W. Scott Douglas , 2021. “Incorporation of coarse-grained dredged material into marsh and shoreline restoration projects in coastal New Jersey”, Shore & Beach, 89(4), 41-51.
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Incorporation of coarse-grained dredged material into marsh and shoreline restoration projects in coastal New Jersey
W. Scott Douglas
New Jersey Department of Transportation, Office of Maritime Resources, P.O. Box 600, Trenton, NJ 08625.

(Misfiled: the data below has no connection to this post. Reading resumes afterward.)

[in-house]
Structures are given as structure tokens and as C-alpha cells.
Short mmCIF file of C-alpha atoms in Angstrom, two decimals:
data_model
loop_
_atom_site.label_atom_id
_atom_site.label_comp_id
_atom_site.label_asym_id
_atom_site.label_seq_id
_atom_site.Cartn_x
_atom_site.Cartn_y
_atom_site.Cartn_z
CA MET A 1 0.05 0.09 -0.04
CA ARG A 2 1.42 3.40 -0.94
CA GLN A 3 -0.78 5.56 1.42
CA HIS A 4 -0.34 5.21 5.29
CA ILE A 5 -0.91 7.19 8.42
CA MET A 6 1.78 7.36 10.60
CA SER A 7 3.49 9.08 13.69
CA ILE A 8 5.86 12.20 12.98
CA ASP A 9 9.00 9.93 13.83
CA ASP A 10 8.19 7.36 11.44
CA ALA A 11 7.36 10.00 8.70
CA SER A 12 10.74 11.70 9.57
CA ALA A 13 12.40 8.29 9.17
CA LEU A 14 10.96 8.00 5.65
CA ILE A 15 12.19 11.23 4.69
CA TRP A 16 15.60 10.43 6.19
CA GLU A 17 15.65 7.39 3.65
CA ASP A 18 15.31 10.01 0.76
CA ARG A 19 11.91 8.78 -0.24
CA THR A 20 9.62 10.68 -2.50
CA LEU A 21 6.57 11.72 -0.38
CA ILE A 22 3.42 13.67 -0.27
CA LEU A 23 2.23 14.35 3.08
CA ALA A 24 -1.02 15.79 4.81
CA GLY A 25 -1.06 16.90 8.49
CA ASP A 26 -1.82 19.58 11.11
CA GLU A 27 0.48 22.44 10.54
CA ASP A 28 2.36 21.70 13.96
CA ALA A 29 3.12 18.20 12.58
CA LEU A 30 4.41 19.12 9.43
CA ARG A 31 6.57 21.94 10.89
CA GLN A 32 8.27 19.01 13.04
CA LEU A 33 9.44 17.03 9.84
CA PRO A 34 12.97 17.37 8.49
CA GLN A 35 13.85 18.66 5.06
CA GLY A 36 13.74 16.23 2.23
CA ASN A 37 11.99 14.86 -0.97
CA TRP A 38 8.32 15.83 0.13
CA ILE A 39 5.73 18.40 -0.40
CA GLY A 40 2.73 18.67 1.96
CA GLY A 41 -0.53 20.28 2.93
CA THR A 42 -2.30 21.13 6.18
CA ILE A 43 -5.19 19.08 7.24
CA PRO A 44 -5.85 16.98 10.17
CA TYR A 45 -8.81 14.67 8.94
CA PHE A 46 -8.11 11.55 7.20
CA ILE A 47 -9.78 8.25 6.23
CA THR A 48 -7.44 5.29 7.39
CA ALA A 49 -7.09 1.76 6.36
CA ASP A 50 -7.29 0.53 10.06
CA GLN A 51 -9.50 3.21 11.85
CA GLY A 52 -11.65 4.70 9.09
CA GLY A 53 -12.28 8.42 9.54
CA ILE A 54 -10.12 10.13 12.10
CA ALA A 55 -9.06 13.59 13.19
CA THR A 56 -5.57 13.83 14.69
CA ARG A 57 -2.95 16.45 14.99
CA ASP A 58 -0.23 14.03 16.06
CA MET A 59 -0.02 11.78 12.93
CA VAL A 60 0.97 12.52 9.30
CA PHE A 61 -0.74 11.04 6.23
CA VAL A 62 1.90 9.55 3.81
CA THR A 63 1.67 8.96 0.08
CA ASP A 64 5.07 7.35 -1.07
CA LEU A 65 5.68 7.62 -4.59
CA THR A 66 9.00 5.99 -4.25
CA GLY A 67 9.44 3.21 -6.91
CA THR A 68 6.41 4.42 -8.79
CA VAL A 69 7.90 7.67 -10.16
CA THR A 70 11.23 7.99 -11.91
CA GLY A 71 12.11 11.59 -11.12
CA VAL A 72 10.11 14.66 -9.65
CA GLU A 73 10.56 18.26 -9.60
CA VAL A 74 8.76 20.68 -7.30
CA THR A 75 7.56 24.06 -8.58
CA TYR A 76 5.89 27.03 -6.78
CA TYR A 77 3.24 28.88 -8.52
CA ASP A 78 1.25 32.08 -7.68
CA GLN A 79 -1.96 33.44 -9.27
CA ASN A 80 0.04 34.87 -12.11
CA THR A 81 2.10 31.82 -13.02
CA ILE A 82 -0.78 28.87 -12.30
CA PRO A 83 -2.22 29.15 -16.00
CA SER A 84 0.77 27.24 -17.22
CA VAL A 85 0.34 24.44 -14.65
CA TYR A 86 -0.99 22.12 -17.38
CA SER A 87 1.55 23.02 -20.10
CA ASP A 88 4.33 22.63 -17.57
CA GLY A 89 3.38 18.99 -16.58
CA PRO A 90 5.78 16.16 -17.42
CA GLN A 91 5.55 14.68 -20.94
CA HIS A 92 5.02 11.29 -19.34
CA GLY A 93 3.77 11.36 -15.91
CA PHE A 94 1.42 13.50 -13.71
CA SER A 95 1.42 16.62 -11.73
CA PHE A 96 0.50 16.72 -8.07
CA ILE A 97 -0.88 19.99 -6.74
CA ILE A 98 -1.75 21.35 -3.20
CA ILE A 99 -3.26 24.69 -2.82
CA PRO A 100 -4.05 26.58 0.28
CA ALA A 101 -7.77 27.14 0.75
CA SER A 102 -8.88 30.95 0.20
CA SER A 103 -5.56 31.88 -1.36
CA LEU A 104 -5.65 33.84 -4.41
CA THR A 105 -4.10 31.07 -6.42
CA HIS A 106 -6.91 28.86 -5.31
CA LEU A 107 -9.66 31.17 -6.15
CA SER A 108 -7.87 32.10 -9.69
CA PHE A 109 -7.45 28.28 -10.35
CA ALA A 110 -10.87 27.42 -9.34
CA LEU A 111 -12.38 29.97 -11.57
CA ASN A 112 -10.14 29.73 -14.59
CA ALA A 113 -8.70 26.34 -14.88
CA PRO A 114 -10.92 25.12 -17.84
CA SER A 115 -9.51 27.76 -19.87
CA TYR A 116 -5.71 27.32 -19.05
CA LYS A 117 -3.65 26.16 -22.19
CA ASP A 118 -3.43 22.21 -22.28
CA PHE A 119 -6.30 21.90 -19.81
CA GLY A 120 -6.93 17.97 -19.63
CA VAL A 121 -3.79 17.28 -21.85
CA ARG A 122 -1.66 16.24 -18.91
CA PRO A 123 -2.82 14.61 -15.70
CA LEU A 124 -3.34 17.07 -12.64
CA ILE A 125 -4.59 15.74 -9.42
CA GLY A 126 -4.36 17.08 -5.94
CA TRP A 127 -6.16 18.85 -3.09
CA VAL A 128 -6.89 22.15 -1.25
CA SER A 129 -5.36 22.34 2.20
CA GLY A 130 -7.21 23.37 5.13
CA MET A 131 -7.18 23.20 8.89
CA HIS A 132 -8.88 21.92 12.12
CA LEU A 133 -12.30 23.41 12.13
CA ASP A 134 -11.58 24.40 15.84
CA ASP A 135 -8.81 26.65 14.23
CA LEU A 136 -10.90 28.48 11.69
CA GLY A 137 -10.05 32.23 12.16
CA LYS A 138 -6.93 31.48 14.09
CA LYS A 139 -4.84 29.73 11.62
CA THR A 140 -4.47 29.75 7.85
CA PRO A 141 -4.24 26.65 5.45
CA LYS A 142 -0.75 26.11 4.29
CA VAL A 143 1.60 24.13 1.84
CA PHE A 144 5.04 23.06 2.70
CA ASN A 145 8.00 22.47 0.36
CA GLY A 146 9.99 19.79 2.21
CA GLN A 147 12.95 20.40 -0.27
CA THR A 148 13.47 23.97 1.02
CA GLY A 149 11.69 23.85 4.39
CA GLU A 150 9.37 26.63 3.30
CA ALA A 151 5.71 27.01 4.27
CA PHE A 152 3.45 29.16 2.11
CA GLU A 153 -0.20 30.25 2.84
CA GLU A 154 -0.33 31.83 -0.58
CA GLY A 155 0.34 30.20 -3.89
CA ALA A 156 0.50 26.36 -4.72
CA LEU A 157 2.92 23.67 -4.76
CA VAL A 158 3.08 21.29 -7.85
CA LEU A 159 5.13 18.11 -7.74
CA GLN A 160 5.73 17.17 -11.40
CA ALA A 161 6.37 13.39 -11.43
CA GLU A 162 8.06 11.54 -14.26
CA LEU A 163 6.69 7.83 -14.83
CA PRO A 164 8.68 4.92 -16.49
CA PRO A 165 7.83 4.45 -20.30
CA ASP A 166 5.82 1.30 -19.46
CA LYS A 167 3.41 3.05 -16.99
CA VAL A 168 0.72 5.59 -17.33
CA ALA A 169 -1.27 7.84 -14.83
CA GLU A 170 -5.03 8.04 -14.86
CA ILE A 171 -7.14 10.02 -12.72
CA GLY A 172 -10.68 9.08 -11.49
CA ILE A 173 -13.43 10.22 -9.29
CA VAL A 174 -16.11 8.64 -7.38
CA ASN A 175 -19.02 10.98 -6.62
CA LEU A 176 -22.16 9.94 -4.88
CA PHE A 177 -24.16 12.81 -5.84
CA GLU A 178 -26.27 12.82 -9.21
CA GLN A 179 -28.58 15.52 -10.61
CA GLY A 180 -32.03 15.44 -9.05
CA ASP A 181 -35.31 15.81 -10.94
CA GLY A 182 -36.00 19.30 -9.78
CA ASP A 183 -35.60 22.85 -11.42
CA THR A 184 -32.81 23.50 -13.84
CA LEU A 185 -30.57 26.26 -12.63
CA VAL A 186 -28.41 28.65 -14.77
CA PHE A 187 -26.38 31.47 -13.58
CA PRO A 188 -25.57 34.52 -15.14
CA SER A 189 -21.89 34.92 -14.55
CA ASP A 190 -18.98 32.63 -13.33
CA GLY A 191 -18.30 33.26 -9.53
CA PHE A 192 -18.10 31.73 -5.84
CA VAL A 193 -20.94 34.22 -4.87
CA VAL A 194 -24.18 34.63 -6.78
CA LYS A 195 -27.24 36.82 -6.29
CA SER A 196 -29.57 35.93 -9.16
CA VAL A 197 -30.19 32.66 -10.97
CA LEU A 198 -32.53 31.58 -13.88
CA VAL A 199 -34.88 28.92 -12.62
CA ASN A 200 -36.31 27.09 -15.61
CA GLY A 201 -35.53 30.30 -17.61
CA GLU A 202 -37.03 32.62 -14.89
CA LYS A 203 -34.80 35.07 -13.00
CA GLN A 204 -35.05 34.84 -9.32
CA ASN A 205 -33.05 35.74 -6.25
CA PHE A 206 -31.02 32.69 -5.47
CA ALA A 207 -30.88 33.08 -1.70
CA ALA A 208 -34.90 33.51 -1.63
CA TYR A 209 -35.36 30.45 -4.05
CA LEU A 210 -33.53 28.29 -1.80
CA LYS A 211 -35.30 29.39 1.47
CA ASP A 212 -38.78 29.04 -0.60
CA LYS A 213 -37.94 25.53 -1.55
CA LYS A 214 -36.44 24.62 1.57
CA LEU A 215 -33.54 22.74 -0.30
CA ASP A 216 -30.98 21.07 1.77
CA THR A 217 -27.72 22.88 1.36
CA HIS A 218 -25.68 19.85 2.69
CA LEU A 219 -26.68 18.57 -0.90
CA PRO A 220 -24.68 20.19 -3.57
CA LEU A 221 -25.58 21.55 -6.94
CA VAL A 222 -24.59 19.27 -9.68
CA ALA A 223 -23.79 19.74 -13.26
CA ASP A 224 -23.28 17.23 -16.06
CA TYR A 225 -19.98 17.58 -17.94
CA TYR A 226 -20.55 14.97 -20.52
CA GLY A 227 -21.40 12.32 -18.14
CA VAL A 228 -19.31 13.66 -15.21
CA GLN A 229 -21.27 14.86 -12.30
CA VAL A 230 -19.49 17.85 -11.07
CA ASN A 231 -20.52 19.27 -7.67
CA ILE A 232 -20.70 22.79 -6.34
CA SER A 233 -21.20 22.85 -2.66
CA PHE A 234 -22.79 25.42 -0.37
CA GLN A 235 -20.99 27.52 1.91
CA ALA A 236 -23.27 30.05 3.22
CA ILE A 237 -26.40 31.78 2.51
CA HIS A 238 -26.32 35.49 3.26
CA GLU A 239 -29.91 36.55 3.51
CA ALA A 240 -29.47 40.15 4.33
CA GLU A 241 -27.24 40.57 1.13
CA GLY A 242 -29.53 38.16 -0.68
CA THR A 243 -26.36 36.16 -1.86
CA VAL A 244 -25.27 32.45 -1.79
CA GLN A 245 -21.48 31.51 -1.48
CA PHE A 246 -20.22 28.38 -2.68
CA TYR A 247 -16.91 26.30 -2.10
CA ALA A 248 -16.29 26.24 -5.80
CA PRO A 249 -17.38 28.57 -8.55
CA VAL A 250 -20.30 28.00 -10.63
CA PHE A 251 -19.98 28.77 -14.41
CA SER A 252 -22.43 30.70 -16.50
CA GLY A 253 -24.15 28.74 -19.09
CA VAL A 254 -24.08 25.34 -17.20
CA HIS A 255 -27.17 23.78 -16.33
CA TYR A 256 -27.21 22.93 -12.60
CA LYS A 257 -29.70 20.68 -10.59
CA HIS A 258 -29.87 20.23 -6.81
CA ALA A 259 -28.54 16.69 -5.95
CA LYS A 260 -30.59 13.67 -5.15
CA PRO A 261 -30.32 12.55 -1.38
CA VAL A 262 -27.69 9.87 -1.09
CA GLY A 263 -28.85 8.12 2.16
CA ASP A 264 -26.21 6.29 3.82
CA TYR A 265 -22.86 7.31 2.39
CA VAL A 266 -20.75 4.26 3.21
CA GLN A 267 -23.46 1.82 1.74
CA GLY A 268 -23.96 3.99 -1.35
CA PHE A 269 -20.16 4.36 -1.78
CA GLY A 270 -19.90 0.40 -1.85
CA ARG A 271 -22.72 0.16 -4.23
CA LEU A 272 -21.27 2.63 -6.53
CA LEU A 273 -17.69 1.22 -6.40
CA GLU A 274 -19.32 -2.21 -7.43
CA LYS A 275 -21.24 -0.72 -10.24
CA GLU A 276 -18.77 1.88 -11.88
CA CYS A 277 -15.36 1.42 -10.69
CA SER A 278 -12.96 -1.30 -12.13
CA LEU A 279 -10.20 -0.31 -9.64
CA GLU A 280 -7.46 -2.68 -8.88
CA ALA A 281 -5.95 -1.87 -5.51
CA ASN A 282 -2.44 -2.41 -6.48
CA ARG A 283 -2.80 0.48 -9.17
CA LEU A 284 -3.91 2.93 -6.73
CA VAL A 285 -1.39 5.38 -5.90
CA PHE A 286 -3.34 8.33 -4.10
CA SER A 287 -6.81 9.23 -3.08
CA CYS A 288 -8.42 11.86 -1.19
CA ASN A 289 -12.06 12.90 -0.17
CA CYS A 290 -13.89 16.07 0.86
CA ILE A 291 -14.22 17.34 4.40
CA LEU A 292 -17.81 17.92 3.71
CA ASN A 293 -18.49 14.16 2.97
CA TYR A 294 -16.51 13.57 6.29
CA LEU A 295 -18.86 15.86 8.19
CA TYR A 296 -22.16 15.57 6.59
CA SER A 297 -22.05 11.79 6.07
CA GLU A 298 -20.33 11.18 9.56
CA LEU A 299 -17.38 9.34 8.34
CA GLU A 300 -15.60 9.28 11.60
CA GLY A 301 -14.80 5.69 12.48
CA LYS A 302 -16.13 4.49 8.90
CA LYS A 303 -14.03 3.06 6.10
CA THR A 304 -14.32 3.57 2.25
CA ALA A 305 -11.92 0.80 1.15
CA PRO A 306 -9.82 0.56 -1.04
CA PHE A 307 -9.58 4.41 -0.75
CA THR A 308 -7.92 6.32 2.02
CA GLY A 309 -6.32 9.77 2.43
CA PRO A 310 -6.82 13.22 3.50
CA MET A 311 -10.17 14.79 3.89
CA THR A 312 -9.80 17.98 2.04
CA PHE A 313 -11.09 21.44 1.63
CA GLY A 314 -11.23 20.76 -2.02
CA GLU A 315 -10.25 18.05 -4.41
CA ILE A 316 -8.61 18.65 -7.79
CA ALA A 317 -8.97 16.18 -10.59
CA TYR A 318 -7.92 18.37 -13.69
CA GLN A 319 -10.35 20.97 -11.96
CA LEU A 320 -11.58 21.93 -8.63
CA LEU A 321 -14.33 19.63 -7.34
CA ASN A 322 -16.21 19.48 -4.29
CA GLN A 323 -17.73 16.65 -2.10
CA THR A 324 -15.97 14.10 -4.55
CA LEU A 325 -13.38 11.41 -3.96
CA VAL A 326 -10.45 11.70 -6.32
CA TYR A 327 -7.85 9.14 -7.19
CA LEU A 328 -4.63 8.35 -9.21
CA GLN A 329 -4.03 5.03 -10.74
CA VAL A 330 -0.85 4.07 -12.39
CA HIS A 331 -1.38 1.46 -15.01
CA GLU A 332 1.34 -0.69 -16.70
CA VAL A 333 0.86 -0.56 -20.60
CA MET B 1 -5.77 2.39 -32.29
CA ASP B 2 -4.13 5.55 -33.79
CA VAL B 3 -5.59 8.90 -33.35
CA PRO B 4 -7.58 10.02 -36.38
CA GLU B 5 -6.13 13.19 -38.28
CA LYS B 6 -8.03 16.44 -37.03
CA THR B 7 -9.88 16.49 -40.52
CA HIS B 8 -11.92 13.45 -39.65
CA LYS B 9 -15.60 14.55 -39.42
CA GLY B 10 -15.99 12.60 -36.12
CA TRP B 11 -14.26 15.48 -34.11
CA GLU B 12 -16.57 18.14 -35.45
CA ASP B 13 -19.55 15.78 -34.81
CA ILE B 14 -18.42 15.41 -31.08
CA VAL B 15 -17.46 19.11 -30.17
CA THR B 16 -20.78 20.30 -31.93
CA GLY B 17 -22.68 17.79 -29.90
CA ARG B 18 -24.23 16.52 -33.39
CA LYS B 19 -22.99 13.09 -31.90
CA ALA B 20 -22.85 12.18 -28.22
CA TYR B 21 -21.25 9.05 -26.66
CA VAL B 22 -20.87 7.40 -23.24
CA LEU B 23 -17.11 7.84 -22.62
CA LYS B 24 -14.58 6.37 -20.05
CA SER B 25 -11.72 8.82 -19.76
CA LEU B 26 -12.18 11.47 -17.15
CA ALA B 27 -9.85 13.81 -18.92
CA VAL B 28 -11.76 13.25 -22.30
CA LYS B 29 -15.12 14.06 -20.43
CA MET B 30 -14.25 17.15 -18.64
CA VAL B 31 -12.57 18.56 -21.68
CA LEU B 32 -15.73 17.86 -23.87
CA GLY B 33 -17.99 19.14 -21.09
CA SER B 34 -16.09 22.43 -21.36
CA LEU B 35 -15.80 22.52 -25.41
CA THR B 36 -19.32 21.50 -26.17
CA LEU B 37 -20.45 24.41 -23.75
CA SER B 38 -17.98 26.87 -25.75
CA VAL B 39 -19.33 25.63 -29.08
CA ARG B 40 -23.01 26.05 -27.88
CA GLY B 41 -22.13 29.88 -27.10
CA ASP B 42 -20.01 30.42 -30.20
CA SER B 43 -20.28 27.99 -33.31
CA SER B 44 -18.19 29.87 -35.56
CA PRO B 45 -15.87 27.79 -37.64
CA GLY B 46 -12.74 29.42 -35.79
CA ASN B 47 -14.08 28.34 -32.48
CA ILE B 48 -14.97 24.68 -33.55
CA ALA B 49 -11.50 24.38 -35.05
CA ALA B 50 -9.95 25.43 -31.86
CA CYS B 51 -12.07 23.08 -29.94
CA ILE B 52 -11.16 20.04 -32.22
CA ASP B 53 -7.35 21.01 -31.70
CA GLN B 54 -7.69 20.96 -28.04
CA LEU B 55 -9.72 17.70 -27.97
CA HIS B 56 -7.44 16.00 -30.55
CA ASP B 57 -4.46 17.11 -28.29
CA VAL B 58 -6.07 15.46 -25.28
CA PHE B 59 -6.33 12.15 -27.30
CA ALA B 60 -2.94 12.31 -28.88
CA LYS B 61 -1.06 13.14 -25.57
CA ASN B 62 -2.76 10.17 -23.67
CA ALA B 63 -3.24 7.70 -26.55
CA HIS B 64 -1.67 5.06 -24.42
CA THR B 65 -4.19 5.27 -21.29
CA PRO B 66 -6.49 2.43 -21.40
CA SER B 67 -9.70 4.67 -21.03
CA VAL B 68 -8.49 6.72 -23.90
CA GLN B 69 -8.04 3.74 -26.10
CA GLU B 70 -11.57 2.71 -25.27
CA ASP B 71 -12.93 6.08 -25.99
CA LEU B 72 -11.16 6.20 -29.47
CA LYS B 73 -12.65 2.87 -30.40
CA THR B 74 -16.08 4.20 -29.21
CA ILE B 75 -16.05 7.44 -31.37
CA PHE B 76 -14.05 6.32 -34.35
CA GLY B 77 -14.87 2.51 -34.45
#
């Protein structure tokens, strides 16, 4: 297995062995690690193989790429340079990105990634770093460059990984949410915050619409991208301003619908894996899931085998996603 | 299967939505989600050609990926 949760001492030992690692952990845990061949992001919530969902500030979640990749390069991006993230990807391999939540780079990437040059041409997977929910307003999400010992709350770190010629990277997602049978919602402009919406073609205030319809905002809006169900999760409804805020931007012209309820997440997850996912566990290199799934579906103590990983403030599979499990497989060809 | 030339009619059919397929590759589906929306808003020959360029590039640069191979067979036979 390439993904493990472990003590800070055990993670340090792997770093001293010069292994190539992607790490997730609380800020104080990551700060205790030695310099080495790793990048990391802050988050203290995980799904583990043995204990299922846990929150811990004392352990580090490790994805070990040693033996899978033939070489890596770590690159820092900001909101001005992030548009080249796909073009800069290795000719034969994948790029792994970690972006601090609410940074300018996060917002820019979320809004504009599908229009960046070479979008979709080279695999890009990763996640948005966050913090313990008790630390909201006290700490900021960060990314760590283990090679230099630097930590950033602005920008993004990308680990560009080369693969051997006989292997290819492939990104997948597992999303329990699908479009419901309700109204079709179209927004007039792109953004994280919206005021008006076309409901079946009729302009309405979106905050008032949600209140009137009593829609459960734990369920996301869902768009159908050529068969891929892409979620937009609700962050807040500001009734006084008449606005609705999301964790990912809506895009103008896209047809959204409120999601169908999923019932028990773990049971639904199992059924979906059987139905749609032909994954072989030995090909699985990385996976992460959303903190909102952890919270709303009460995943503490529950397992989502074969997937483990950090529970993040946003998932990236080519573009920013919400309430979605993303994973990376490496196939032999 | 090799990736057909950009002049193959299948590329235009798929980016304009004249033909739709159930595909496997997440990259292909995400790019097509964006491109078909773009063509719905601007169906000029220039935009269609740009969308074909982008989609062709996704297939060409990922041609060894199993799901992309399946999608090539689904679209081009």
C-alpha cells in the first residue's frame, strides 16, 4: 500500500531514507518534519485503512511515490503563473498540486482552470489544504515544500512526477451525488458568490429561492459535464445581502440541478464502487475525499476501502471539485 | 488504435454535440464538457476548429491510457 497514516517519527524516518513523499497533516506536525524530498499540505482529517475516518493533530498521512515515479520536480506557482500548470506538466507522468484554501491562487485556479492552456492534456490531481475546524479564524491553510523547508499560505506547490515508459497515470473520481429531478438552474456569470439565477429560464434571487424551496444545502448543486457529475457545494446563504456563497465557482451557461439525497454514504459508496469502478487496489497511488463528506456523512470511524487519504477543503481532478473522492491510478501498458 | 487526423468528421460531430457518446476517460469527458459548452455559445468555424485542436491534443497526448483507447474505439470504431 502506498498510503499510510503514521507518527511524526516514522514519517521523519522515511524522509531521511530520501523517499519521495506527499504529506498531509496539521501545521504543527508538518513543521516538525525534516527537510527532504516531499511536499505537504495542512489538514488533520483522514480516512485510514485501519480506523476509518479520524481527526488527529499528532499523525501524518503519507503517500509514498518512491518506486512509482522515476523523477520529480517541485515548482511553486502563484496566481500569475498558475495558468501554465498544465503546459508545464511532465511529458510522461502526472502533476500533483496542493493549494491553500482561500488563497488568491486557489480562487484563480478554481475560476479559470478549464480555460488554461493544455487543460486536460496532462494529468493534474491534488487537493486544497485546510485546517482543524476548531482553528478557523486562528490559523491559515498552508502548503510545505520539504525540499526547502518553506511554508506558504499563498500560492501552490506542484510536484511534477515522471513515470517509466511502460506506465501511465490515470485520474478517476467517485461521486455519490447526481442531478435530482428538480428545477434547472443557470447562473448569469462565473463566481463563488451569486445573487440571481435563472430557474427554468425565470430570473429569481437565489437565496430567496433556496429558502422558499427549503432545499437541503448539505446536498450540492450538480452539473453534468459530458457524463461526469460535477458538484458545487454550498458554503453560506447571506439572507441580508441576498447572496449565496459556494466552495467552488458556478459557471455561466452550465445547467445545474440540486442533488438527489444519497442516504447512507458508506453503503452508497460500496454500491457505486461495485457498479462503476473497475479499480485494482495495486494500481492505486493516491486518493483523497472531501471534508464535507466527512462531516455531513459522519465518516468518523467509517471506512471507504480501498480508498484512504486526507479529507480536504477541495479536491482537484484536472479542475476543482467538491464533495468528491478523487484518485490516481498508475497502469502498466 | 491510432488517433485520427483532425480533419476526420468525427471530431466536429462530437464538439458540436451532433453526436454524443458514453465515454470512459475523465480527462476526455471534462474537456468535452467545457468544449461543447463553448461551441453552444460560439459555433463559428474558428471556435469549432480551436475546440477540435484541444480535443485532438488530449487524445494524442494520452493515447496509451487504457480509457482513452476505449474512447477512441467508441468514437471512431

Millions of cubic yards of sediment are dredged every year in coastal New Jersey for the operation and maintenance of an extensive marine transportation system stretching from the New Jersey Harbor south along the Atlantic Coast from Sandy Hook to Cape May and north up the Delaware River. Dredged material from these public and private projects has been managed using a variety of placement approaches and technologies, from open-water disposal to landfilling to construction materials. For the past several decades, the State of New Jersey has advocated for and implemented a policy of beneficial use of dredged material rather than its disposal. The New Jersey Department of Transportation’s Office of Maritime Resources (NJDOT/OMR) is the lead state agency for research and implementation of beneficial use statewide. NJDOT/ OMR is also responsible for the recovery of the 200-mile network of shallow-draft navigation channels along the Atlantic coast of New Jersey that was damaged by a series of severe coastal storms, most notably Superstorm Sandy in 2012. For the past decade, considerable effort has been made to develop methods that use clean dredged material from the Atlantic region to rebuild and improve coastal features such as marshes, dunes, and beaches, thereby retaining the sediment in the ecosystem. Although there have been a number of successful beneficial use projects, concerns remain about the long-term sustainability of the program due to high cost, timelines, scalability, habitat sensitivity, resiliency, aesthetics, and other factors. This paper explores some of these issues and proposes solutions. It focuses on the use of available coarse-grained material as a way to provide resiliency to these restored features while increasing scale and efficiency, protecting aesthetics, and providing increased habitat value.